Both Union and Non-Union Employers Under Scrutiny by NLRB

June 2011

The National Labor Relations Board’s (NLRB) continues to scrutinize and challenge the social media policies of both union and non-union employers. Citing its belief that over-reaching policies violate the National Labor Relations Act (NLRA), the NLRB continues its efforts to ensure employers do not unduly restrict employees’ rights to post comments on social media. To date, the NLRB’s focus has been on whether the employers’ actions violate Section 7 of the NLRA by restricting employees’ abilities to engage in concerted, protected activity.

Most recently, the NLRB has issued a complaint alleging that a Buffalo non-union, non-profit organization which provides aide to low-income clients violated the NLRA by firing five employees over their Facebook comments. Specifically, an employee began a discussion on her personal Facebook page about a remark she overheard another co-worker make disparaging the company’s workload and working conditions. The posting generated responses and comments from other employees, who also criticized working conditions. Upon learning of the Facebook comments, the company terminated the five employees that participated in the online discussion, finding their behavior constituted harassment of the employee mentioned in the initial posting. The NLRB, however, views the employer’s actions as contrary to Section 7 of the NLRA since the employees were discussing their own working conditions. A hearing on the matter is scheduled in Buffalo, New York, for June 22.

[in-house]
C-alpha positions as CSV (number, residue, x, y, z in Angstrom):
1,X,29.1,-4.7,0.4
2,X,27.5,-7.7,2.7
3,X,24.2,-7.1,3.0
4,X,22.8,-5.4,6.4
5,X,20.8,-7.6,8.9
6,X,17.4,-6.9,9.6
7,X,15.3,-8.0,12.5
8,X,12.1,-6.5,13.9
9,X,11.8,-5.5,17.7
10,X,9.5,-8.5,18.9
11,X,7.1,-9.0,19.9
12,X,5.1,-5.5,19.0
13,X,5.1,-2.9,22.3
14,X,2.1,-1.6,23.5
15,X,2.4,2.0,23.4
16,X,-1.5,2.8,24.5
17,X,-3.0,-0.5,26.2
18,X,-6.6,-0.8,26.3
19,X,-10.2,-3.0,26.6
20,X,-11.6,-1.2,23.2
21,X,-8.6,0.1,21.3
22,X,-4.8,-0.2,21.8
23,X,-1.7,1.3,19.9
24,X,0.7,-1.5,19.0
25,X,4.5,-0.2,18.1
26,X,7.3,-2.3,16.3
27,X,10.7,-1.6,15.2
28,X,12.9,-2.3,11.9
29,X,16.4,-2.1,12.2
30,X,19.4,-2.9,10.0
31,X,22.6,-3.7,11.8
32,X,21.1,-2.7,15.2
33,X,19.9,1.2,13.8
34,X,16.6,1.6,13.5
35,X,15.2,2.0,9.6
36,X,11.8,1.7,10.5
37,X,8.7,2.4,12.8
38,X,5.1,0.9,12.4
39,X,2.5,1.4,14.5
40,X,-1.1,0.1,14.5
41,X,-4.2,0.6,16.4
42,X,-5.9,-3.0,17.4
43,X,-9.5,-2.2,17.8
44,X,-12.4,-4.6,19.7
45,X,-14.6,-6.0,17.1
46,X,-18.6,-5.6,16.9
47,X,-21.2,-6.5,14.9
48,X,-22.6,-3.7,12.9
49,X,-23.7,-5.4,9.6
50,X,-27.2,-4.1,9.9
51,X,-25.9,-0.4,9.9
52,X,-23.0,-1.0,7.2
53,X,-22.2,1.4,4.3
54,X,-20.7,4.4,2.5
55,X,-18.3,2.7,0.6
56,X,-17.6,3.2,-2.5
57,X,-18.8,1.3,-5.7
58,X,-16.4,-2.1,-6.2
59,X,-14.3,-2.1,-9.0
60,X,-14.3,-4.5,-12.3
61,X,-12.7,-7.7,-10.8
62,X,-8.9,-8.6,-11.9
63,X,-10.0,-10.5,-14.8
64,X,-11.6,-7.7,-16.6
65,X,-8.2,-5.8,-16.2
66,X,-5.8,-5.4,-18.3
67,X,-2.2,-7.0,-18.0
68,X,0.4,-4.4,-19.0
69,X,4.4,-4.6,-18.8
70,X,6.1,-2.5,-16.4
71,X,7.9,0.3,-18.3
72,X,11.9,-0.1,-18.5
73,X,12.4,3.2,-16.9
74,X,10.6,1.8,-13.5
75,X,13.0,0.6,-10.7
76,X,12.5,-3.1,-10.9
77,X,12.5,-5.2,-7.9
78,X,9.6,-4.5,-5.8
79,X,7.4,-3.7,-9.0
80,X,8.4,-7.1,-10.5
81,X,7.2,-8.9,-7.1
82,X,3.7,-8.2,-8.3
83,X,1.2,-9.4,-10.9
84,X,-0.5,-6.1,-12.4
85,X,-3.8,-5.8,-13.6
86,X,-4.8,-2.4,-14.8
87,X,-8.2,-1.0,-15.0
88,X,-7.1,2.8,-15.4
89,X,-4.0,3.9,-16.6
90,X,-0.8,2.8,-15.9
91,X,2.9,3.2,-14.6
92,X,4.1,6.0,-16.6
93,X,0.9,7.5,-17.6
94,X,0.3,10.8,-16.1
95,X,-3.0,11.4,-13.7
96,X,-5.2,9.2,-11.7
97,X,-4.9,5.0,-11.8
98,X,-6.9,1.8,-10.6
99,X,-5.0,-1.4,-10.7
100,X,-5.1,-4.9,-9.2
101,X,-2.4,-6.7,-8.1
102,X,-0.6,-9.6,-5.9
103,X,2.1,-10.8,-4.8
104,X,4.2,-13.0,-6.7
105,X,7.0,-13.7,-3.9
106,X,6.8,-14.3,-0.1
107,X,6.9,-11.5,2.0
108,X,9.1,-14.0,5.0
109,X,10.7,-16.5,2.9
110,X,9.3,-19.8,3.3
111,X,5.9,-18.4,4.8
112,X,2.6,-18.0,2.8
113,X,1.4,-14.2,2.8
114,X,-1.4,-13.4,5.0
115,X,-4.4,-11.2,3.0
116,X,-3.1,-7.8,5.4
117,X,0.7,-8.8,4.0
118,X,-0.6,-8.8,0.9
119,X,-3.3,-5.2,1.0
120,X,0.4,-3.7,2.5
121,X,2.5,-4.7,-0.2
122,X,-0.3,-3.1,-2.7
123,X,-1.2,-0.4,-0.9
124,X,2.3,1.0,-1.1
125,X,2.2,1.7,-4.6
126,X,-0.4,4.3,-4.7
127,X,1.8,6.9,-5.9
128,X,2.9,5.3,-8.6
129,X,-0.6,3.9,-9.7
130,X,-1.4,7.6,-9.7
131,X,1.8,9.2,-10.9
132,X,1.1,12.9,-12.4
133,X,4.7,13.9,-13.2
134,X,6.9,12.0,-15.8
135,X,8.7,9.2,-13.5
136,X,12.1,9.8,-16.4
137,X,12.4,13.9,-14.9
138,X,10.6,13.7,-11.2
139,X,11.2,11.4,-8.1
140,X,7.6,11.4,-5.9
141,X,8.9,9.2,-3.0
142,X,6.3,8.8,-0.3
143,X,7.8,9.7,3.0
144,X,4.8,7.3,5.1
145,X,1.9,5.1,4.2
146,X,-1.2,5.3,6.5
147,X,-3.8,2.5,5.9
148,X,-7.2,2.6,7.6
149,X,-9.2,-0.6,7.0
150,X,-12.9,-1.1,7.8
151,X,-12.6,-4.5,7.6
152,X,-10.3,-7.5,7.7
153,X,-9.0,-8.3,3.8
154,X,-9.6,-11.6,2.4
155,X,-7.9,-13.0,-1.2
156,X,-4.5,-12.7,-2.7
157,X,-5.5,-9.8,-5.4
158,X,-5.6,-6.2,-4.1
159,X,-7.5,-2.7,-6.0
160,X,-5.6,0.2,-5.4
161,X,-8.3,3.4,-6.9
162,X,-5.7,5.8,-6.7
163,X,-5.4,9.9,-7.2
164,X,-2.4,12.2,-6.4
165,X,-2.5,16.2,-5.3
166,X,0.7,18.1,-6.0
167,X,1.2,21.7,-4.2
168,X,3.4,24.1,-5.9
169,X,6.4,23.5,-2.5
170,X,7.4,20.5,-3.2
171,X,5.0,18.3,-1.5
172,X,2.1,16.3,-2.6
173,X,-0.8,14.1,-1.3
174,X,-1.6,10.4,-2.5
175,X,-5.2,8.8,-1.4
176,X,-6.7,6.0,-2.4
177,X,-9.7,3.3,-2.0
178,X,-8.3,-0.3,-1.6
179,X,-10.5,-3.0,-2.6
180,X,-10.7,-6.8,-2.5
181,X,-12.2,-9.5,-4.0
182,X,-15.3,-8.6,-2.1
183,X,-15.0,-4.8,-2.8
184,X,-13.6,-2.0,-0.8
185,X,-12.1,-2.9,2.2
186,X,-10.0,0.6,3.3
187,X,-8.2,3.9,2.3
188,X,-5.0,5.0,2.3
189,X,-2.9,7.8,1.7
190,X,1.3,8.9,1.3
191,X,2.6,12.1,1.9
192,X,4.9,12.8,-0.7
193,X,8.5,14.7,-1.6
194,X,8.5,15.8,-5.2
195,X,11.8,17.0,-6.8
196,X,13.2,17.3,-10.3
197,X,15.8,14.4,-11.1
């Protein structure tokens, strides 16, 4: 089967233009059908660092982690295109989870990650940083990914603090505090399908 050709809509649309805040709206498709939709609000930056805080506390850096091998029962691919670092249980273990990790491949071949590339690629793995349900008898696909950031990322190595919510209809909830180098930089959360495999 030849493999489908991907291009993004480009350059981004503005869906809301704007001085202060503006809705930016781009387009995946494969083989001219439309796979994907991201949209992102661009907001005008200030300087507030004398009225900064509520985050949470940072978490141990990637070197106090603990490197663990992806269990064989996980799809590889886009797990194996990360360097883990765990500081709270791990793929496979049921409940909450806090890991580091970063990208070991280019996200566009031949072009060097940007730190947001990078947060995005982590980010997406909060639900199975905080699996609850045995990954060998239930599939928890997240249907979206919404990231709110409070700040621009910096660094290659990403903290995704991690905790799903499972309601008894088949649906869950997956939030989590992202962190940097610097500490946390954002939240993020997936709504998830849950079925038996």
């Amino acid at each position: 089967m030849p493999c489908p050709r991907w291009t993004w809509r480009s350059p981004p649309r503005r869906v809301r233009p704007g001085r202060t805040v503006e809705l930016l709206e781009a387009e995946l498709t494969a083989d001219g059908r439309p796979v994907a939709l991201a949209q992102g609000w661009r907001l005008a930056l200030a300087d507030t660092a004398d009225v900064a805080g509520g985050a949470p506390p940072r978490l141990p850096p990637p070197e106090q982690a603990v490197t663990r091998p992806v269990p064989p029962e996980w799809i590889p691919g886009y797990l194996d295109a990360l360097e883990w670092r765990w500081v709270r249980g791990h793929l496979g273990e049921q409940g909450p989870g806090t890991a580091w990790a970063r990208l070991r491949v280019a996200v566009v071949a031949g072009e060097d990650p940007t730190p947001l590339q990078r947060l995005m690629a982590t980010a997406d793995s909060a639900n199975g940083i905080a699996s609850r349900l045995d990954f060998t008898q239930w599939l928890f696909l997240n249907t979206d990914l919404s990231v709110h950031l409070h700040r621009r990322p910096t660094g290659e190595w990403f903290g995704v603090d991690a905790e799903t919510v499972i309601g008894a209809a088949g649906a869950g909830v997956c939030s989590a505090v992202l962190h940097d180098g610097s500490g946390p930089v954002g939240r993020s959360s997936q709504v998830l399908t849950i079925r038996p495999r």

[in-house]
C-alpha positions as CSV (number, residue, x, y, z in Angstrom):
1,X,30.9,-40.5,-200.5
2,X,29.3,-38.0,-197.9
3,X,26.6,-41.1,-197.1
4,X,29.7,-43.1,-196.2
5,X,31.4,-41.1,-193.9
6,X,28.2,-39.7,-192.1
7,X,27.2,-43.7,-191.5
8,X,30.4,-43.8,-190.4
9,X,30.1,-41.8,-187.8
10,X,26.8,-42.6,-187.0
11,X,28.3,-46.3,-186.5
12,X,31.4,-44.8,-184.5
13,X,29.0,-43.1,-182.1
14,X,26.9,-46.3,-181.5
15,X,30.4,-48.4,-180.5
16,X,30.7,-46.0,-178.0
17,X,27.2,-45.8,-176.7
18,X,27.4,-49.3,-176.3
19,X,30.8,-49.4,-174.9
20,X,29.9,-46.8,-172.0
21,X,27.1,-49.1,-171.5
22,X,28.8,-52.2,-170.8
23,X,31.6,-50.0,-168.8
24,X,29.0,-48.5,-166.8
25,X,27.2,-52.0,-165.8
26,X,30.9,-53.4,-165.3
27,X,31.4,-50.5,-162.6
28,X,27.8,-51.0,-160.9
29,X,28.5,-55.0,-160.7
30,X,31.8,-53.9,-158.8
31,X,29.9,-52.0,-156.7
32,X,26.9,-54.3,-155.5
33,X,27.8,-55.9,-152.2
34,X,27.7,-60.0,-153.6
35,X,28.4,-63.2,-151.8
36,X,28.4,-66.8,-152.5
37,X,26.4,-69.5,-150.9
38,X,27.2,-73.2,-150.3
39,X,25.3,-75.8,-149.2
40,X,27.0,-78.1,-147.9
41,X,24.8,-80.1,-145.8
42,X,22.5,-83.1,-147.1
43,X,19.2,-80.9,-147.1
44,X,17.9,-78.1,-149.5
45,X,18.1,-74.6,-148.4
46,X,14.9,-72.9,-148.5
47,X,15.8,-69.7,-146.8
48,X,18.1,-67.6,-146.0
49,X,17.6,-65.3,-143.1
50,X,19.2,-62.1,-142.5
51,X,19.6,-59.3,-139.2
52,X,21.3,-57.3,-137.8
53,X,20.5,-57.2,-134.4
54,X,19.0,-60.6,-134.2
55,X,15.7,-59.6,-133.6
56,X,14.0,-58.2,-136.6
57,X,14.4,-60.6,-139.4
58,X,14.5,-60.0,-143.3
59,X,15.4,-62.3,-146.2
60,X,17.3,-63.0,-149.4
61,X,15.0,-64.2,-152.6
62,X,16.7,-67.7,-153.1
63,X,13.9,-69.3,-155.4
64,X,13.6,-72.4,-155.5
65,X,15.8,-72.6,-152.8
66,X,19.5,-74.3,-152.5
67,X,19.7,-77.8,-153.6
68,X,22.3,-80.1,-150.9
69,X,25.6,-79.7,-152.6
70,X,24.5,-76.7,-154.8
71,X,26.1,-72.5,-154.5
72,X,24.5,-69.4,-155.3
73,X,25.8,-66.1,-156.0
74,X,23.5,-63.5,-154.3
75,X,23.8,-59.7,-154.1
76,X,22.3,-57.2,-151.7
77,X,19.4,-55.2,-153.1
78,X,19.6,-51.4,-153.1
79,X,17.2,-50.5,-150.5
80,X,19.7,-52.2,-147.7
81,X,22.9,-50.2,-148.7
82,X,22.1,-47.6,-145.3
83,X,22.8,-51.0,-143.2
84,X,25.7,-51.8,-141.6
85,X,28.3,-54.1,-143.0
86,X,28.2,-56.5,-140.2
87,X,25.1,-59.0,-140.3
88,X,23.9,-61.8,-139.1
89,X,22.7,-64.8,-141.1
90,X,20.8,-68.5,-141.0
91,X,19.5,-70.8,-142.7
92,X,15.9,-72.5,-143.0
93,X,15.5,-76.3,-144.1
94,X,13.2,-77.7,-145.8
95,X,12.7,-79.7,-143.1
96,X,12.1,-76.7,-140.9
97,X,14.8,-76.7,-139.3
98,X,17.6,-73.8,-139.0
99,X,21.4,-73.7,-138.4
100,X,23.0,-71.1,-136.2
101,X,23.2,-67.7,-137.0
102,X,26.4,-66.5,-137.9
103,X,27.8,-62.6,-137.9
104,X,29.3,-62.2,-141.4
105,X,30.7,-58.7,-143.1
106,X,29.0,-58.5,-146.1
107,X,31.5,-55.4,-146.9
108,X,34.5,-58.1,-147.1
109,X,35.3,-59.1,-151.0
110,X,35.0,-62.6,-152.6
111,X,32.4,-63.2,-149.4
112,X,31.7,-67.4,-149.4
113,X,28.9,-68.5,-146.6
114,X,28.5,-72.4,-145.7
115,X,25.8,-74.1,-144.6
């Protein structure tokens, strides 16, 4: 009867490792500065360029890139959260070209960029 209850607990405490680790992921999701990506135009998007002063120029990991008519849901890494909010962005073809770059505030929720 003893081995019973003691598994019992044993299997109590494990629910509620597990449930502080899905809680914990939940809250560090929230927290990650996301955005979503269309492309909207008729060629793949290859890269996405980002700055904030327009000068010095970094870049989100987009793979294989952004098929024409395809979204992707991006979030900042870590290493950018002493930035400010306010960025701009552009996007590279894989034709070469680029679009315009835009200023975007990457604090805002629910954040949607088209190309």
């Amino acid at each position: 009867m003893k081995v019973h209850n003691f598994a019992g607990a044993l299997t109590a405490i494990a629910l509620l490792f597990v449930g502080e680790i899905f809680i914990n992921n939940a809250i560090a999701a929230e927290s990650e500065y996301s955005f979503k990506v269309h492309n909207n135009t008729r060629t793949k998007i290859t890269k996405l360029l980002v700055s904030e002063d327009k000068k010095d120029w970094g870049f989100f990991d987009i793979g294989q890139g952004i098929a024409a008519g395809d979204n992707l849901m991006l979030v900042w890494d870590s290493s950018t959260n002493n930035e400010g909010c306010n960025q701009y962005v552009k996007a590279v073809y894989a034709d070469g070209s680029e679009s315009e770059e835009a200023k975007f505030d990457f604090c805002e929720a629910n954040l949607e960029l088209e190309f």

This recent complaint comes on the heels of a highly publicized case involving an employee’s use of “twitter.” In that case, a local newspaper terminated a reporter for repeatedly, and despite warnings, making inappropriate comments in his news “tweets,” including one in which he called the reporters on a local television channel “stupid.” The reporter was terminated and filed a charge with the NLRB. The NLRB General Counsel’s Office acknowledged that, “in warning the Charging Party to cease his inappropriate tweets, and then discharging him for continuing to post inappropriate tweets, the Employer made statements that could be interpreted to prohibit activities protected by . . . the NLRA.” However, in that instance, the General Counsel’s Office recommended dismissal of the Charge because the employee’s discharge was based on his violation of workplace policies and disregard of his employer’s repeated warnings to cease his unprofessional tweets.

The interesting difference between the earlier situation and the most recent complaint is the fact that the Buffalo case involves a non-union company. Employers must keep in mind that the NLRA’s prohibition on restricting the “concerted activity” of employees applies to both union and non-union workers. 

Whether the outcome of the Buffalo matter will be as favorable to the employer as that in the tweeting case remains to be seen. One fact, however, remains clear: social media policies must be drafted and enforced with care. Indeed, the NLRB has social media cases pending in almost every Region. Just recently, the Acting General Counsel of the NLRB made two notable comments regarding social media: (1) employers will be seeing a series of memos coming from his office on social media policies and the NLRA; and (2) inserting a disclaimer in your social media policy stating that ”nothing in this policy is intended to interfere with any employee’s Section 7 rights or rights under the National Labor Relations Act” may aid in avoiding liability, but it should specifically reference Section 7 of the NLRA. Let me add the lament of a 40 year practitioner before the NLRB’s Buffalo Region – whatever happened to the Supreme Court’s admonition in Jefferson Standard “there is no more elemental cause for discharge of an employee than disloyalty to his employer.”